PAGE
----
There can’t be much doubt that HBO’s Sarah Palin movie Game Change, which debuts March 10, gives the former governor the beatdown of a lifetime. Somewhere, the shade of Richard Nixon is cringing and saying, “Yikes. At least they credited me with basic intelligence.”
As played by Julianne Moore with an overly heavy midwestern accent and a dazed expression, Palin is seen being ignorant of what World War II was about and not understanding that the prime minister of Great Britain, not the queen, is the head of government.
Famously, Palin seemed lost for an answer when asked by Katie Couric to name a single newspaper she read (instead answering, as though this were possible, “all of them”). But even assuming she’s a rank illiterate — wouldn’t she have come across a few TV shows and movies that could have told her about the Allies and the Axis? Didn’t she see Hugh Grant playing the prime minister in Love, Actually? Could Palin have ever been elected grade-school hall monitor, much less governor of her state, if she were such a ninny?
Weekly Standard editor Fred Barnes is on record as saying he was “struck by how smart Palin was” when he and a boatload of other conservative pundits visited Alaska in 2007. Moreover, Palin has been a public figure for the better part of a decade now, and acquitted herself ably enough in her debate with Joe Biden, which led to no memorable gaffes. How did she pull that off if she’s such a mental midget?
According to Game Change, whose major source is apparently John McCain’s campaign strategist Steve Schmidt, she did it by borrowing some genius from…Steve Schmidt. Schmidt (played by an increasingly furious Woody Harrelson) is seen giving up on Palin’s ability to master policy details and deciding to simply supply her with 25 answers to the questions she’d be asked at the sole 2008 vice presidential debate. Reasoning that she was a great actress, he ordered her not to think but simply to memorize the answers. But could he really have predicted what questions were coming?
Even those who aren’t Palin fans may find Moore’s portrayal broad and harsh, though it allows her a few thrilling moments. The famous Republican convention speech in which Palin became an instant superstar (despite losing the services of her teleprompter) is treated with the awe it deserves, and a scene in which Palin is shown making a real connection with citizens afflicted with Down Syndrome shows off her magical personal touch.
The film is on shaky ground in ways other than its portrayal of Palin’s intelligence, however. HBO is a notably liberal outlet, and there is a bizarre subtext woven throughout in which Palin is seen as the unfortunate impediment to a nationwide agreement that Barack Obama in particular and liberalism in general are really nifty things. A Republican speechwriter (Sarah Paulson) who comes to despise Palin seems to be a fan of Hillary Clinton. John McCain (Ed Harris) is shown trying to rustle up support by reluctantly giving into his demons and going negative (as if Obama didn’t spend massively on attack ads!) and then withdrawing in revulsion as the people seem on the verge of forming a lynch mob. Harris’s McCain is portrayed as a basically decent guy who is willing to cut an ethical corner or two to win, but finally more or less concedes that Obama’s victory is fine.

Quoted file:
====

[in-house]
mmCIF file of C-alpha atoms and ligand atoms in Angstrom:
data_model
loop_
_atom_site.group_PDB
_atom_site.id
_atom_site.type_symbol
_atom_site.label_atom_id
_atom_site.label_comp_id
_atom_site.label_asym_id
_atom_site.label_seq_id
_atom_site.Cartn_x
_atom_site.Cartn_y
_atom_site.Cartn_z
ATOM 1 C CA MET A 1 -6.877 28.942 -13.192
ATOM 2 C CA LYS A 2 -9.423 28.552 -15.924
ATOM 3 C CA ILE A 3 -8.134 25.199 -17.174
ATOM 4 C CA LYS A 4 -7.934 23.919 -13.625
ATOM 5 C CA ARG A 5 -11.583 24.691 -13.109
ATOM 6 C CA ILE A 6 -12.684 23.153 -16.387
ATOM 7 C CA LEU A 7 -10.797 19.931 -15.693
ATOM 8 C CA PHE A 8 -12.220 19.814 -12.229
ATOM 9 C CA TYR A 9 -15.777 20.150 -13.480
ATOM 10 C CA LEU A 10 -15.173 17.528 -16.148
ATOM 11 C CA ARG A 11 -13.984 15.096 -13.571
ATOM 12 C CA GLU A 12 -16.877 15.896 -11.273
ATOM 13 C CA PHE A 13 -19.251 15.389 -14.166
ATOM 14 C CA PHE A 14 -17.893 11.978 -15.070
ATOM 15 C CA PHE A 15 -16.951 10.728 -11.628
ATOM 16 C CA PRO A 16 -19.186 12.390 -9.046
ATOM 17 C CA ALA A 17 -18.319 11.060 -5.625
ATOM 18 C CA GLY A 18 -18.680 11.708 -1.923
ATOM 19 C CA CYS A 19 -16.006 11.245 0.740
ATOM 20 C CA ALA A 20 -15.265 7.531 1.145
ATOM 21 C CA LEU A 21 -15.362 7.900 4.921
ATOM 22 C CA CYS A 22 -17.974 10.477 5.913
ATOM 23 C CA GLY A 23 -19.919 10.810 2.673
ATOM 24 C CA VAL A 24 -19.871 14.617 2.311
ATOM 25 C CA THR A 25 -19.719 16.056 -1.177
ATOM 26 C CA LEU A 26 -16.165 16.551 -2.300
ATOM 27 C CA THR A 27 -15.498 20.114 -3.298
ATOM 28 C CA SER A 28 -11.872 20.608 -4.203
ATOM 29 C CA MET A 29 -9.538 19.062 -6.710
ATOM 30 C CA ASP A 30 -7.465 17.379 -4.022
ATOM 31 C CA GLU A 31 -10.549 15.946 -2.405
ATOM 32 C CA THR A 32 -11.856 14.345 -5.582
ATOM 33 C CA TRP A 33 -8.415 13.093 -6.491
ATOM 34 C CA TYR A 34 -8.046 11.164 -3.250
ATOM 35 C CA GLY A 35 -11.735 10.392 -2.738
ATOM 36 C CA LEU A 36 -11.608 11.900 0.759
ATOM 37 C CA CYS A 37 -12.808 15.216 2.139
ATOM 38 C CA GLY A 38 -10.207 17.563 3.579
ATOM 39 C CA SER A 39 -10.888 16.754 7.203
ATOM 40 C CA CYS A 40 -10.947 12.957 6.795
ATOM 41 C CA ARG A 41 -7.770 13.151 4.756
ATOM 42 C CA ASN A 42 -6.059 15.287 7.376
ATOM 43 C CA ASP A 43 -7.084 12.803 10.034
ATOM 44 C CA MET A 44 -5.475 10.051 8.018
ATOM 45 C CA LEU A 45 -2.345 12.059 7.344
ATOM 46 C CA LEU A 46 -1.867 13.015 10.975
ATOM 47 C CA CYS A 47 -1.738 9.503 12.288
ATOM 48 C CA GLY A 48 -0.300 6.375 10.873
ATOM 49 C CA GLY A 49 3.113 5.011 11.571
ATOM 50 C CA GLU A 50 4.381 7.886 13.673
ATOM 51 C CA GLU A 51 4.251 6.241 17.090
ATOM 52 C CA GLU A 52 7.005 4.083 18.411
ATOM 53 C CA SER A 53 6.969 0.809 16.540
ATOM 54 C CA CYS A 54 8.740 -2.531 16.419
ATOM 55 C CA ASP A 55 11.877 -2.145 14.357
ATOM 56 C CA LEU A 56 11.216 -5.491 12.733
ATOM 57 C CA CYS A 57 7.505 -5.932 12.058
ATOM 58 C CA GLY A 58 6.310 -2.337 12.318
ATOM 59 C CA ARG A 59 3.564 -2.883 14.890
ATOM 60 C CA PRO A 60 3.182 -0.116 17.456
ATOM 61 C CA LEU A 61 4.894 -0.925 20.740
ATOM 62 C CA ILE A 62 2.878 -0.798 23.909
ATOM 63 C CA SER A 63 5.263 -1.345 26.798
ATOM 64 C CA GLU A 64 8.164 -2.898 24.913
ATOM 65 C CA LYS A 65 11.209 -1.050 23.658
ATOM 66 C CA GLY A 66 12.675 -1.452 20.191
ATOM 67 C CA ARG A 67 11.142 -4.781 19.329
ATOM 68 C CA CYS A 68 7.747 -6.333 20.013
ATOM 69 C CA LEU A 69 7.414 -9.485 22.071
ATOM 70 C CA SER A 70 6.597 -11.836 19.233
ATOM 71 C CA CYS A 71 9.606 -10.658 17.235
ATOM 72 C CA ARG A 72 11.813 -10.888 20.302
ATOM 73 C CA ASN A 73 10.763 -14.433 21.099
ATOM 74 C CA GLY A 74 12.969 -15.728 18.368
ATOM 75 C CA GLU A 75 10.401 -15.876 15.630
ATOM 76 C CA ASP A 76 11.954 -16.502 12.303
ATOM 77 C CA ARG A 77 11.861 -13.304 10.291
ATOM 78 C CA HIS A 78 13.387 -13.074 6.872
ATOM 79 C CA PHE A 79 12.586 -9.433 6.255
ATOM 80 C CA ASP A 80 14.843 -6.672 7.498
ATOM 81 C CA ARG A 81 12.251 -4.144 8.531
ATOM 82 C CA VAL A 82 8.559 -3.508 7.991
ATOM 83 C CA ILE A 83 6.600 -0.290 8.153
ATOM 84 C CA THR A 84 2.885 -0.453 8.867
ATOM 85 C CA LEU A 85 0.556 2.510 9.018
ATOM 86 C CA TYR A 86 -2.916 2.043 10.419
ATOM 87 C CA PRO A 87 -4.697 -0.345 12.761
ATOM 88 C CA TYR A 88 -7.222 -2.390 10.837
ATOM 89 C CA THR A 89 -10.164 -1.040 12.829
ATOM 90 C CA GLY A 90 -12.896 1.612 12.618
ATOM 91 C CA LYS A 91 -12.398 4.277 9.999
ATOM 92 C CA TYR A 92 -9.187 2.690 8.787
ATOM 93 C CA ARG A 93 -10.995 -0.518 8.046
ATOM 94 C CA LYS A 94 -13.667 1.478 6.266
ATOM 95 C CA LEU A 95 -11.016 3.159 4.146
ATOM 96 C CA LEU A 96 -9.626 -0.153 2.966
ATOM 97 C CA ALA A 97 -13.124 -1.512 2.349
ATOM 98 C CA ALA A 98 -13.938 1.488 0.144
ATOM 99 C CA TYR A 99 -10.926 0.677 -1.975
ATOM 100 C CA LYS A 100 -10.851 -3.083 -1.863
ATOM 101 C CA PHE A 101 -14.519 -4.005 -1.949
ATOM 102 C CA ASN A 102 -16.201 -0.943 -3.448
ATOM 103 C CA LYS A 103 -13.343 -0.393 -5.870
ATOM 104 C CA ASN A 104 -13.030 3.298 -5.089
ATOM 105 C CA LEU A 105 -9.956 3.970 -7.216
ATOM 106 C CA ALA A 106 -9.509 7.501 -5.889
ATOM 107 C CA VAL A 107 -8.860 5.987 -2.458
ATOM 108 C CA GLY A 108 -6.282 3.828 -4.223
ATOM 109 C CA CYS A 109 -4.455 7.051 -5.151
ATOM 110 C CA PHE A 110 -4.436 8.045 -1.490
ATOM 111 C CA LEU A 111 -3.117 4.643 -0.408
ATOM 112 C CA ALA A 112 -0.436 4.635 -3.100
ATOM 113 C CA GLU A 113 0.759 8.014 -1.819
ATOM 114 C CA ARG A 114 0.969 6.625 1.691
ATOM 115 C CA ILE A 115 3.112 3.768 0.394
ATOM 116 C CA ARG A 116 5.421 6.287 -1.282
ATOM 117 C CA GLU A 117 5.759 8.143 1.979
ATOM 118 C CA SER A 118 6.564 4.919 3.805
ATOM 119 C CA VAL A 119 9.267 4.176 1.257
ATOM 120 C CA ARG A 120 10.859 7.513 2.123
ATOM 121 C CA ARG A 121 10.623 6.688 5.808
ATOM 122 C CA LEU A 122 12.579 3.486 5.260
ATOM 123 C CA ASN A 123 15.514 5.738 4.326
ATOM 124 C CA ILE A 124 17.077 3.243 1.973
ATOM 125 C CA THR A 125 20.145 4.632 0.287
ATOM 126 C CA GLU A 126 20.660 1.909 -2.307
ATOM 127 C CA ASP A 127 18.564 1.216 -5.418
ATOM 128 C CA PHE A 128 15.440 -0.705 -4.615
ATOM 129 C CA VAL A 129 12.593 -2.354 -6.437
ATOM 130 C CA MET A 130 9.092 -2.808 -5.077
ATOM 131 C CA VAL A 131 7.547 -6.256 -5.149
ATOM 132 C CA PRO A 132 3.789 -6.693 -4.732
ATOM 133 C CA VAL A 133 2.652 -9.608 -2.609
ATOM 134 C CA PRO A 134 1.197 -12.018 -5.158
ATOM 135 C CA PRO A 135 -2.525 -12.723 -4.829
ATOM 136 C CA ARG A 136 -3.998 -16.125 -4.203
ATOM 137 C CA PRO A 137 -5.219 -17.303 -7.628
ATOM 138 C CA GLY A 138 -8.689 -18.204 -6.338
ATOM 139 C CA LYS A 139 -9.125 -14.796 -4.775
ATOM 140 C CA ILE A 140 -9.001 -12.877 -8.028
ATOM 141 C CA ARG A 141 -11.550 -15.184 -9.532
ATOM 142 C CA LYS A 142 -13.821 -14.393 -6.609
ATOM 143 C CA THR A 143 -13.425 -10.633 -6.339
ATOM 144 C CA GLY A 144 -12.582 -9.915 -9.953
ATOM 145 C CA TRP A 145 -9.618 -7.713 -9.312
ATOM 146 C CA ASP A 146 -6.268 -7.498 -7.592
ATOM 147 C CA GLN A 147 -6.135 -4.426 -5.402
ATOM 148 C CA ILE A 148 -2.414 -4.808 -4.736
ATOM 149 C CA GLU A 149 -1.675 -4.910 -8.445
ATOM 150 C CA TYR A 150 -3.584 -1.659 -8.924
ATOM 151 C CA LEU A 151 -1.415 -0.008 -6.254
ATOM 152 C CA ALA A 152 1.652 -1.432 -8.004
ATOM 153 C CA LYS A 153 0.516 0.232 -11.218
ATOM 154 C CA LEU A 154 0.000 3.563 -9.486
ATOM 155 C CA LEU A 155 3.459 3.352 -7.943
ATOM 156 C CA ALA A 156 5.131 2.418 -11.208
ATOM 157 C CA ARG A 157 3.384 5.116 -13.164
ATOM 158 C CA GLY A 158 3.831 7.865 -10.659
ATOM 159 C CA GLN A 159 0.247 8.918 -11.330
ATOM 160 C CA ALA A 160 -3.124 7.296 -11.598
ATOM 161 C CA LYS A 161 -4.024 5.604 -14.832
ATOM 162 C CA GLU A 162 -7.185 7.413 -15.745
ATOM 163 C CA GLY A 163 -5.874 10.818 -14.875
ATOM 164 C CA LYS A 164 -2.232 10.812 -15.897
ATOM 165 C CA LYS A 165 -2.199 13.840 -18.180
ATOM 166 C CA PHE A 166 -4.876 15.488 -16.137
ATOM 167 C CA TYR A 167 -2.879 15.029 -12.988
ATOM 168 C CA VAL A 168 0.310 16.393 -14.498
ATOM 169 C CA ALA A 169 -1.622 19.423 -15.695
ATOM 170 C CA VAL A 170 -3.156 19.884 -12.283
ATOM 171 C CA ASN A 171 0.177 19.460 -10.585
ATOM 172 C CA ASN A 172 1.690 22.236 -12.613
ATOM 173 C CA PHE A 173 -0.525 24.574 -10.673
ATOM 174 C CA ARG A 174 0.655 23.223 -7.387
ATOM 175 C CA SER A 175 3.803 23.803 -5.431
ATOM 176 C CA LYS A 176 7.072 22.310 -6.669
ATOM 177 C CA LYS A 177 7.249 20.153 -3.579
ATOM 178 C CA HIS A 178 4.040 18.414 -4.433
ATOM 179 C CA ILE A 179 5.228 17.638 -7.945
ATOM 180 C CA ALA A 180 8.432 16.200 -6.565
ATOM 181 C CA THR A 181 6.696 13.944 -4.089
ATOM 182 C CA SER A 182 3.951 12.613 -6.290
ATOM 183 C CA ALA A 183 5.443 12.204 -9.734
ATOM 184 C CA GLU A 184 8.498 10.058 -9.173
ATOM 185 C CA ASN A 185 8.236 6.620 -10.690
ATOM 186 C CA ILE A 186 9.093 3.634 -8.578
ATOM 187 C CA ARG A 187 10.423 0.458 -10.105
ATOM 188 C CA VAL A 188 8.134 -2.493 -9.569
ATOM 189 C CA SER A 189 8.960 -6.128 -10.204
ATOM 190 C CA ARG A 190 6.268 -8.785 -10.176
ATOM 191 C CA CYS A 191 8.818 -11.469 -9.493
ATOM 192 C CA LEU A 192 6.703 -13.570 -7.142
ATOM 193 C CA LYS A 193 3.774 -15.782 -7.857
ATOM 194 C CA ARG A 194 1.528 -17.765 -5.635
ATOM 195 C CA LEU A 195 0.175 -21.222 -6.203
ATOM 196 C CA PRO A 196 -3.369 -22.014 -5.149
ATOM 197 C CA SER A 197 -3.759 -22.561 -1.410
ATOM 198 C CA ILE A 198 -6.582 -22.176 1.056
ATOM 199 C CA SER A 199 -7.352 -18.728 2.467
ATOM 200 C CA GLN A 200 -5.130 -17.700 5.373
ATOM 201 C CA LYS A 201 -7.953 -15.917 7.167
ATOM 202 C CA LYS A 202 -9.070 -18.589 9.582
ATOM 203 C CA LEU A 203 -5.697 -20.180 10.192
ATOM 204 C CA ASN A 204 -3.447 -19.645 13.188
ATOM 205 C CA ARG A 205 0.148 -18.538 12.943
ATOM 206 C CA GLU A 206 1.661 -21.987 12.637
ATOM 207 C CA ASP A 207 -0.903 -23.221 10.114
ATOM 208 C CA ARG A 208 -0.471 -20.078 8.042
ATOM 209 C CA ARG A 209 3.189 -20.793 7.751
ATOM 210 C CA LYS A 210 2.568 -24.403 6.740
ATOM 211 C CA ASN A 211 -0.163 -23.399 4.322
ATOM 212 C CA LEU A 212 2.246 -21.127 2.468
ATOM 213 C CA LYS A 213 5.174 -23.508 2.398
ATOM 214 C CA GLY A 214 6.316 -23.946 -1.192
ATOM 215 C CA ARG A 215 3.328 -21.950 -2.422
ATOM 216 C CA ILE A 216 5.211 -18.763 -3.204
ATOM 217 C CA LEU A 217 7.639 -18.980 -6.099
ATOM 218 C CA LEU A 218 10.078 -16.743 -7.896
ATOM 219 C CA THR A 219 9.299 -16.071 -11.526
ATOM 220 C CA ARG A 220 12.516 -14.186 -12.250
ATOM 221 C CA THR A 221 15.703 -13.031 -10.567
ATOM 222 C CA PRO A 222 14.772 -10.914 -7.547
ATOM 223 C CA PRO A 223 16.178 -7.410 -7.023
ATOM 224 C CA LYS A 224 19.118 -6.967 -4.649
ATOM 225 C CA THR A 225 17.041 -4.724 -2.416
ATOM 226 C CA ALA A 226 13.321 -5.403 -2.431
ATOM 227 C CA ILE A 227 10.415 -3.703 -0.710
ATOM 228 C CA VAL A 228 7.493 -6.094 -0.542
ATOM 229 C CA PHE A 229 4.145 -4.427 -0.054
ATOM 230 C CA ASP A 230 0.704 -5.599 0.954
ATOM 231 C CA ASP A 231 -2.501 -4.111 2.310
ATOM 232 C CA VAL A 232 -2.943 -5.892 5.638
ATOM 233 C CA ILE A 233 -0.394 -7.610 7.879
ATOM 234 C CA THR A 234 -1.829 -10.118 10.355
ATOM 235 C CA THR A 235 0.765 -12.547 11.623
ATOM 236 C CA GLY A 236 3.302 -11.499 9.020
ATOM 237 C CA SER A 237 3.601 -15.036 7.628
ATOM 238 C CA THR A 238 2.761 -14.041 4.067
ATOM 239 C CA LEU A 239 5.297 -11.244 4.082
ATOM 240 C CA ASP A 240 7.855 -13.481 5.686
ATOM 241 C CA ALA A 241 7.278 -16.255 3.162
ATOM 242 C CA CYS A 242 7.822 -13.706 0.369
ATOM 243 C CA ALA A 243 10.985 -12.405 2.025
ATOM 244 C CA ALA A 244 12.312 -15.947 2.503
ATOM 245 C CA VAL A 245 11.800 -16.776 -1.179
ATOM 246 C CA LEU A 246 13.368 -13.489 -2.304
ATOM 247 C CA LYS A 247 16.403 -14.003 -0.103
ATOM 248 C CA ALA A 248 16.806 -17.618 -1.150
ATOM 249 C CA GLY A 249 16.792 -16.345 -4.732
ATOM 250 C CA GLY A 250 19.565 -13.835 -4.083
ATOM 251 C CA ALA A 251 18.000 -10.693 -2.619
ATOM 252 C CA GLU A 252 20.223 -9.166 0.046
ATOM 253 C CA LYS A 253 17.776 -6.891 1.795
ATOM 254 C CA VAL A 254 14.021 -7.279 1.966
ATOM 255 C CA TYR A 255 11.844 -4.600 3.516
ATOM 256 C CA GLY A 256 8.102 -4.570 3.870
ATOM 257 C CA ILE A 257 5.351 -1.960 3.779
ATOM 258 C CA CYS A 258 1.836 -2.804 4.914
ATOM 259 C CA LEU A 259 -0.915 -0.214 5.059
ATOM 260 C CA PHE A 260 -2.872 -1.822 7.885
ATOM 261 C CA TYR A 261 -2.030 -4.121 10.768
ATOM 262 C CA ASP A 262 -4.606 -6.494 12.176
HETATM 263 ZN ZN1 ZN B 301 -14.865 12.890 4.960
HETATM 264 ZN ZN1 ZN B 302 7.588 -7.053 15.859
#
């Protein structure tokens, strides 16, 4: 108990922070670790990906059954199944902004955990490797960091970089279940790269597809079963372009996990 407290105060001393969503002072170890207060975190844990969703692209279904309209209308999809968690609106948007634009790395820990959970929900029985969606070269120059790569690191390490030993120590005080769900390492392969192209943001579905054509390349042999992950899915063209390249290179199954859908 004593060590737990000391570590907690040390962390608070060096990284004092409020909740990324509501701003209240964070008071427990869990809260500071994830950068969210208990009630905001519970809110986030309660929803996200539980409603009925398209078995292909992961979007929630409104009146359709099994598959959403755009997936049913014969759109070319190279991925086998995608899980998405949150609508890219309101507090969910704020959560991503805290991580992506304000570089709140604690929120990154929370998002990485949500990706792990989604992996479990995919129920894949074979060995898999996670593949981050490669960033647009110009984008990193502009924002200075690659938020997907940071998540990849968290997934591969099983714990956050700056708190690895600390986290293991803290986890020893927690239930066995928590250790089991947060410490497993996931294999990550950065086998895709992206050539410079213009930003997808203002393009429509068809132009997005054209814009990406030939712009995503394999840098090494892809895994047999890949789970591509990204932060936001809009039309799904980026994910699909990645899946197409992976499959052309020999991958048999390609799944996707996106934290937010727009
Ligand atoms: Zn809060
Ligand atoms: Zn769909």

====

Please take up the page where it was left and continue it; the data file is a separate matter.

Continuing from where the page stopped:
If HBO were being completely honest, instead of giving a pass to Obama, Biden, and Hillary Clinton (none of whom is portrayed by actors in the film, though they are occasionally seen in news footage) and dramatizing every sordid anecdote about Palin, it would make a miniseries that tells the whole story of Game Change, the book by reporters Mark Halperin and John Heilemann that covered the 2008 campaign, not just Palin’s foibles (which take up only a few pages). In the book, Bill Clinton tells Ted Kennedy, “The only reason you’re endorsing him is because he’s black, let’s just be clear.” Obama is heard saying, “Why the f— am I going to Indiana?” and (in 2004) “There’s not much of difference between my position on Iraq and George Bush’s position at this stage.” One of Hillary Clinton’s most senior advisers thinks, after one near-breakdown, “This woman shouldn’t be president.” Harry Reid says Obama has “no Negro dialect, unless he wanted to have one.”
Hillary is shown saying of Obama, “What an a–hole. Am I the only one who sees the arrogance?” She also says, of the Obama-McCain matchup, “I hate the choice that the country’s faced with. I think it is a terrible choice for our nation.” Later she is seen mentioning to aides that she’d heard Obama’s mother was a communist.
In the film, angry members of crowds at McCain rallies are heard yelling, “He’s a socialist!” and we are meant to think that irrational anger on the part of bitter (and probably racist) Republicans has been Obama’s principal problem ever since. But once you start down the road of mistaking name-calling and gossip for news, you can keep going indefinitely.